Journal of Geophysical Research: Atmospheres

Anomalous sulfur isotope compositions of volcanic sulfate over the last millennium in Antarctic ice cores

Authors

  • Mélanie Baroni,

    1. Laboratoire de Glaciologie et Géophysique de l'Environnement, Université Joseph Fourier, CNRS, Saint Martin d'Hères, France
    2. Now at CEREGE, Collège de France, Université Paul Cézanne, UMR6635, CNRS, Aix-en-Provence, France.
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  • Joël Savarino,

    1. Laboratoire de Glaciologie et Géophysique de l'Environnement, Université Joseph Fourier, CNRS, Saint Martin d'Hères, France
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  • Jihong Cole-Dai,

    1. Department of Chemistry and Biochemistry, South Dakota State University, Brookings, South Dakota, USA
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  • Vinai K. Rai,

    1. Department of Chemistry and Biochemistry, University of California, San Diego, La Jolla, California, USA
    2. Now at Planetary and Geosciences Division, Physical Research Laboratory, Ahmedabad, India.
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  • Mark H. Thiemens

    1. Department of Chemistry and Biochemistry, University of California, San Diego, La Jolla, California, USA
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Abstract

[1] The reconstruction of past volcanism from glaciological archives is based on the measurement of sulfate concentrations in ice. This method does not allow a proper evaluation of the climatic impact of an eruption owing to the uncertainty in classifying an event between stratospheric or tropospheric. This work develops a new method, using anomalous sulfur isotope composition of volcanic sulfate in order to identify stratospheric eruptions over the last millennium. The advantages and limits of this new method are established with the examination of the 10 largest volcanic signals in ice cores from Dome C and South Pole, Antarctica. Of the 10, seven are identified as stratospheric eruptions. Among them, three have been known to be stratospheric (Tambora, Kuwae, the 1259 Unknown Event) and they exhibit anomalous sulfur isotope compositions. Three unknown events (circa 1277, 1230, 1170 A.D.) and the Serua eruption have been identified as stratospheric eruptions, which suggests for the first time that they could have had significant climatic impact. However, the Kuwae and the 1259 Unknown Event stratospheric eruptions exhibit different anomalous sulfur isotope compositions between South Pole and Dome C samples. Differences in sulfate deposition and preservation patterns between the two sites can help explain these discrepancies. This study shows that the presence of an anomalous sulfur isotope composition of volcanic sulfate in ice core indicates a stratospheric eruption, but the absence of such composition does not necessarily lead to the conclusion of a tropospheric process because of differences in the sulfate deposition on the ice sheet.

1. Introduction

[2] Predicting future climate change depends on comprehensive climate models incorporating all forcings in the climatic system. To estimate the anthropogenic impact, a crucial aspect of climate modeling is the accurate representation of natural forcings including volcanism [e.g., Crowley, 2000]. Volcanic eruptions impact the climate by producing sulfuric acid (H2SO4) aerosols that alter the radiative properties of the atmosphere [Robock, 2000]. The sulfuric acid results from the rapid oxidation of sulfur dioxide (SO2) emitted into the atmosphere by a volcano. From the view of climatic impact, volcanic eruptions can be classified in two groups, tropospheric or stratospheric, depending on if the volcanic plume rises above the tropopause. A tropospheric eruption in general emits small amounts of SO2 and does not have a significant climatic impact as the sulfuric acid aerosols are contained in a relatively small geographic location and tend to be rapidly washed out from the atmosphere. In a stratospheric eruption, the sulfuric acid aerosol layer formed at stratospheric altitudes (e.g., approximately 14 km above the equator) may persist for up to several years while reflecting solar radiation and changing the energy balance of the atmospheric system. The result is usually a brief (a few months to a few years) cooling of the troposphere and Earth surface with amplitude depending upon the optical depth and residence time of the sulfuric acid aerosols, themselves depending upon the amount of SO2 (mass loading) injected into the stratosphere, the location of the volcano and the time of the year of the eruption.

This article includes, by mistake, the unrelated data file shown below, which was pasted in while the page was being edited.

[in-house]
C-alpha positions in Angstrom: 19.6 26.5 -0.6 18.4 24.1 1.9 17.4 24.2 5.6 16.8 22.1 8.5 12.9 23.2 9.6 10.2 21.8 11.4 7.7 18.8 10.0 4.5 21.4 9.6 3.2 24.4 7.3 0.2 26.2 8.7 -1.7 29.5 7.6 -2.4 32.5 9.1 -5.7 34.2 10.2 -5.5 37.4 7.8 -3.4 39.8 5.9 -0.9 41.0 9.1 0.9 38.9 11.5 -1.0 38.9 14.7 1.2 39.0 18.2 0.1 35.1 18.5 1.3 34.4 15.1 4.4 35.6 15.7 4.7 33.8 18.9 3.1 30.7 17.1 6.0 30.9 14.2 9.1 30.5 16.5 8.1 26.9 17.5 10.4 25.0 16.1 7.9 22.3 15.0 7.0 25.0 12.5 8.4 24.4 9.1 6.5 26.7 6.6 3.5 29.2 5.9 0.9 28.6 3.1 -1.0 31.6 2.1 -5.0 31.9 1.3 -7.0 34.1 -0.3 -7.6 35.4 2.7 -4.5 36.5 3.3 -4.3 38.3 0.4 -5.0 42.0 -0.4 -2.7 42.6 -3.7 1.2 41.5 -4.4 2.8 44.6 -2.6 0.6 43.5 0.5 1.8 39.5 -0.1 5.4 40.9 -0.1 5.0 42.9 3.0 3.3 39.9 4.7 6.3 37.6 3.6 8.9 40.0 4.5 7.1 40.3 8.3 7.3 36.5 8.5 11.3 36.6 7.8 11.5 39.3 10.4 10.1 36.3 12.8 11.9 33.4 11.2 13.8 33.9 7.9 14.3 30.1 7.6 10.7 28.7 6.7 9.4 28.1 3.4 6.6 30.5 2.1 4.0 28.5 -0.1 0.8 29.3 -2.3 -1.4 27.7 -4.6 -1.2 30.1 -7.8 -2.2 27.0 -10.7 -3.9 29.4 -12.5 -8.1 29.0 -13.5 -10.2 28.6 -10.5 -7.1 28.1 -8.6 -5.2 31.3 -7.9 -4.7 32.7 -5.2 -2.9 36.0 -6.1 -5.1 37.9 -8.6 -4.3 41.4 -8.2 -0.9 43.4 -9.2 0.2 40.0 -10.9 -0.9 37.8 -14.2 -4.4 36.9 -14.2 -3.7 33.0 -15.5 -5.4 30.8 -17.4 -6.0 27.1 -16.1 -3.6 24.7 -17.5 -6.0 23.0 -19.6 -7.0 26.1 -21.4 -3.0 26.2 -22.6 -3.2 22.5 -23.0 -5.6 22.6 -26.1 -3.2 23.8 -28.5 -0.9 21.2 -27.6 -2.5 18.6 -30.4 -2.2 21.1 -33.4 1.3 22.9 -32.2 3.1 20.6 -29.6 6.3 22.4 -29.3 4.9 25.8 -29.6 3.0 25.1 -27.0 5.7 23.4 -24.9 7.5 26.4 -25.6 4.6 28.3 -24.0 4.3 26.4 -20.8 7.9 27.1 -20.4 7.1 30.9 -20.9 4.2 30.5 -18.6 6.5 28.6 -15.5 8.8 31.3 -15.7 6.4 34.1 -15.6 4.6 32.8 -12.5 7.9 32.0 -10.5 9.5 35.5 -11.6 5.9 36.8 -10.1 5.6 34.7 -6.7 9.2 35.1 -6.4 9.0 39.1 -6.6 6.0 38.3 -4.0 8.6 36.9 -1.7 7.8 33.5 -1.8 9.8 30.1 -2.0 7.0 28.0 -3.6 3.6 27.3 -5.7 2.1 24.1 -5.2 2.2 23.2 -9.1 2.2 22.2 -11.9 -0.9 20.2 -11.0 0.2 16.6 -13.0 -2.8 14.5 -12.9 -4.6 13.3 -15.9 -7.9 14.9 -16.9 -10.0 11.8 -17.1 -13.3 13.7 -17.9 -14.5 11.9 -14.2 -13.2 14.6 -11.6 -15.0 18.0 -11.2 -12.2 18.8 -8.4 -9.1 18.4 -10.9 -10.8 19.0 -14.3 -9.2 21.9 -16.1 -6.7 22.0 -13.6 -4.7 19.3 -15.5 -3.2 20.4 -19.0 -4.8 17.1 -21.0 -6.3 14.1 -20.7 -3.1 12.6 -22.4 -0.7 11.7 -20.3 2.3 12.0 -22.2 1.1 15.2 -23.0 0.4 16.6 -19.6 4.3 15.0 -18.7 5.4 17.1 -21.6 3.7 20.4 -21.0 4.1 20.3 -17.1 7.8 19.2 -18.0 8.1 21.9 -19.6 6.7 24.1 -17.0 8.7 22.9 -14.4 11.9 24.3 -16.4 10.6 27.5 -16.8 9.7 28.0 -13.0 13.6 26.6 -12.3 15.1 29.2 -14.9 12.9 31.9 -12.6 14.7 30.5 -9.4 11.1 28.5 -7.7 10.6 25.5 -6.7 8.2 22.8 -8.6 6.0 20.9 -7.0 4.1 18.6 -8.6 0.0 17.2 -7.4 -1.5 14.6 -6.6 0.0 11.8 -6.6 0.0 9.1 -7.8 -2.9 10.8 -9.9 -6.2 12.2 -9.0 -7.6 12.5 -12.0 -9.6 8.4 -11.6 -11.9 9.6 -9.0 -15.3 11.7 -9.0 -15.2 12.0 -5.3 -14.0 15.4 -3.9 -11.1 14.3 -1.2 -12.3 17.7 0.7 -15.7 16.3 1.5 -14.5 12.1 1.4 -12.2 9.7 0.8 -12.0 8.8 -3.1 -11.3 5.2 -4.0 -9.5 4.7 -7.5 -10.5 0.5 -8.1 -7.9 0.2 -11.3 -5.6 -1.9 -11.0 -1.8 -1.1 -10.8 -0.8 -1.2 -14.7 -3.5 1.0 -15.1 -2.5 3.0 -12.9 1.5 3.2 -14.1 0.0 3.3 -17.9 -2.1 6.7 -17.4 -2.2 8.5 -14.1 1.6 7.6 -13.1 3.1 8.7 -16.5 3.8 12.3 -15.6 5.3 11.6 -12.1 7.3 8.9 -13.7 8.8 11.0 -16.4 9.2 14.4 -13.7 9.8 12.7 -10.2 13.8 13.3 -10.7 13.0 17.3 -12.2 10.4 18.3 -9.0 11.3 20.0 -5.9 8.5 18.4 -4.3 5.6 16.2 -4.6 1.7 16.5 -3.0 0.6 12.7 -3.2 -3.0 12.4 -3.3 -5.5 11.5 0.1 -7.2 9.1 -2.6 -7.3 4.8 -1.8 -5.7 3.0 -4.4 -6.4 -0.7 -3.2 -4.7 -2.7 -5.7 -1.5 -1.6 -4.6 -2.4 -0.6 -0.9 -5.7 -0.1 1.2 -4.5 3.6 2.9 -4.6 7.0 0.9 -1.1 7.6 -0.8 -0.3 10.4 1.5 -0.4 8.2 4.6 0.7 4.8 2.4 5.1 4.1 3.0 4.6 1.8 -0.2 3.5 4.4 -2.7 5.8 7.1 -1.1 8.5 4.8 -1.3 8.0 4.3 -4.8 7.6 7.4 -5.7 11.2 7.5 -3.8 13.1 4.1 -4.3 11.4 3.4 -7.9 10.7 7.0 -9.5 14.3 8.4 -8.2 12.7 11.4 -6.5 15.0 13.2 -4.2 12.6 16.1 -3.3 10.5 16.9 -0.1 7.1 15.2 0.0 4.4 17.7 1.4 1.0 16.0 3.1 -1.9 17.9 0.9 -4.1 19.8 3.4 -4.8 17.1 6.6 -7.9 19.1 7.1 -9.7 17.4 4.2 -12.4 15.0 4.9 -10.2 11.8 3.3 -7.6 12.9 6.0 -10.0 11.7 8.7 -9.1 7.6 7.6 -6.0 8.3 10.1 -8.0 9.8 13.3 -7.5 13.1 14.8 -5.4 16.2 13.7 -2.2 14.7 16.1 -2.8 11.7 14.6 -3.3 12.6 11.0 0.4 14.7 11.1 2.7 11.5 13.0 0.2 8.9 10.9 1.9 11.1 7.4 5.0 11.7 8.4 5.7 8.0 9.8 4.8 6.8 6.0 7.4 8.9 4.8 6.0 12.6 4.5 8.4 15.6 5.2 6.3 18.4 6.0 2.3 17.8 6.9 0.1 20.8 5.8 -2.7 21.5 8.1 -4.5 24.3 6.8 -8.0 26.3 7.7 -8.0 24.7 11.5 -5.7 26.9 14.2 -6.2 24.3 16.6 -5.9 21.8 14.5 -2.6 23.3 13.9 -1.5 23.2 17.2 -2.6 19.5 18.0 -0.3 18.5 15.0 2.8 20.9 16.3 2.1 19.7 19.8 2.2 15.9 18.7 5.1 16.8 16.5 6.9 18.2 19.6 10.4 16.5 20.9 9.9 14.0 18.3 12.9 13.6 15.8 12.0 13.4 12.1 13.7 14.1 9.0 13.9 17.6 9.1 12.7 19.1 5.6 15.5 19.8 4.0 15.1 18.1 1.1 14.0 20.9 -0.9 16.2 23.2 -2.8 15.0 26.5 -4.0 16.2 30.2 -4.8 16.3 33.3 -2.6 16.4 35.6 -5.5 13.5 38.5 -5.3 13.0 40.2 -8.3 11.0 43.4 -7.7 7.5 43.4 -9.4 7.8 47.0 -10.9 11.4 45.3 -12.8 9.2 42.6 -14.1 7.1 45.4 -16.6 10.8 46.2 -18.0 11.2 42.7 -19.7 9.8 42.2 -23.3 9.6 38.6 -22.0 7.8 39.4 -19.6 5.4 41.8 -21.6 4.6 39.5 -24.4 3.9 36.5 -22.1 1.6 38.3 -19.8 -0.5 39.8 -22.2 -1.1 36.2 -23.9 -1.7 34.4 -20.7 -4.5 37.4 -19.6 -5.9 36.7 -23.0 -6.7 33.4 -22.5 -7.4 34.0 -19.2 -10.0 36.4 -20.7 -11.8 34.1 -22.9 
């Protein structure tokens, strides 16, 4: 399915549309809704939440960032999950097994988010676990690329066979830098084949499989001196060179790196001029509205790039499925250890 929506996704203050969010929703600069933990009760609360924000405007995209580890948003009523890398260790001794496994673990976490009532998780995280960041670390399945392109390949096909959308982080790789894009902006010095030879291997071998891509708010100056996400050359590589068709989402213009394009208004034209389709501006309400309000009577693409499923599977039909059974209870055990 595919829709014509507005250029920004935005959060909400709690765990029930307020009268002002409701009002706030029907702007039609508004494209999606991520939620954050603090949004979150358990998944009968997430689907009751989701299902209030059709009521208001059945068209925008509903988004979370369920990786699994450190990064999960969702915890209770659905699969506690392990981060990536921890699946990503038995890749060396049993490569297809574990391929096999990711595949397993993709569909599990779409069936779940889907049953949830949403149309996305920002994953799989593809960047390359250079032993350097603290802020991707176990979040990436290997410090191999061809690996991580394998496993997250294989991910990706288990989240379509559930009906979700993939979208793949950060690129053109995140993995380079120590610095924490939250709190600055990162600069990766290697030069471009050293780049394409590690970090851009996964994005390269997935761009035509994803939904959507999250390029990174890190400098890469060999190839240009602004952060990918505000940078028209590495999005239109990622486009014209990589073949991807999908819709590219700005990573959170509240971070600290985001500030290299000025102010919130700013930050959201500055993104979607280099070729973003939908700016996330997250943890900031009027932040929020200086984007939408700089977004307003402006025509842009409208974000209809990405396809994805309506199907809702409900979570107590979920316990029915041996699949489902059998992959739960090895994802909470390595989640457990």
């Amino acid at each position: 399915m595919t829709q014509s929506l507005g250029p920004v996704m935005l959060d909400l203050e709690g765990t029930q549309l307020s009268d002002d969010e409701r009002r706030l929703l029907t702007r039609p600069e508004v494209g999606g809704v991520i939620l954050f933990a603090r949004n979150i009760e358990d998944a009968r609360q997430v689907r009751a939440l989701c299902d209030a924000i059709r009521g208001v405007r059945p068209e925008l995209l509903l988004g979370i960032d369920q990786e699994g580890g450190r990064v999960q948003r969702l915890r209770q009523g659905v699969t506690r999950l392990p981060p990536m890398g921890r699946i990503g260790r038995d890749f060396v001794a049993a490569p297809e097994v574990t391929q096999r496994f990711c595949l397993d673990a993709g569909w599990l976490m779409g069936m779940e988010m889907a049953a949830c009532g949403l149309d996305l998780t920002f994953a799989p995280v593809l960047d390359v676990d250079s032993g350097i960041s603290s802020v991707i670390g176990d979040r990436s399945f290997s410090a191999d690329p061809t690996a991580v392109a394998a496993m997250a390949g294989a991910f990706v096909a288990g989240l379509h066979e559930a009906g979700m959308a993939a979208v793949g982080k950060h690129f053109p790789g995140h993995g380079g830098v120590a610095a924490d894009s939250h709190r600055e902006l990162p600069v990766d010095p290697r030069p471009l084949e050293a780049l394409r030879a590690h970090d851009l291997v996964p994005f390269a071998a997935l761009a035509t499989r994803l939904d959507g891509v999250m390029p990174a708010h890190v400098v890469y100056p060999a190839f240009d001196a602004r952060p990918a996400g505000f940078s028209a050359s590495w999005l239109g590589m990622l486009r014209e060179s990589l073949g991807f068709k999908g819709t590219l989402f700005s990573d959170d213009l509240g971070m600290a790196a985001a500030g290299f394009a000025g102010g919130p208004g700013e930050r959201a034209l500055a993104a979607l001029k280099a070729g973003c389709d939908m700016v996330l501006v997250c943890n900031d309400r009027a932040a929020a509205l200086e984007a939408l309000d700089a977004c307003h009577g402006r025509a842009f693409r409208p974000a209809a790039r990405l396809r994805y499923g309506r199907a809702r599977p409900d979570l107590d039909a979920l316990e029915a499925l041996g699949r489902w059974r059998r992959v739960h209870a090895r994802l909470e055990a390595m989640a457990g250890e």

[3] All volcanic sulfuric acid aerosols eventually fall out from the atmosphere and settle onto the Earth surface including the polar ice sheets. The volcanic signals resulting from the fallout can be detected and measured in glaciological archives, i.e., polar ice cores. Up to the present, the common method of reconstructing volcanic records consisted in measuring the amount of volcanic sulfate in the ice cores and calculating a stratospheric mass loading and the increase of the atmospheric optical depths as a result of the eruptions [Gao et al., 2007; Sato et al., 1993; Zielinski, 1995, 2000]. In general, a very large sulfate signal corresponds to a large stratospheric eruption with significant climatic impact. However, a major limit of estimating the climatic impact using this methodology is the lack of an objective means to determine if a detected signal represents a stratospheric or tropospheric eruption. For example, if a tropospheric eruption occurs in South America, the sulfate signal in Antarctica snow may be very strong owing to the proximity of the sampling site to the volcano and this could lead to the erroneous conclusion that the eruption was stratospheric and therefore had a significant climatic impact. Therefore, the magnitude of volcanic sulfate signals in ice cores alone does not allow the differentiation between tropospheric and stratospheric eruptions and, as a consequence, the accurate estimate of the climatic impact of past eruptions.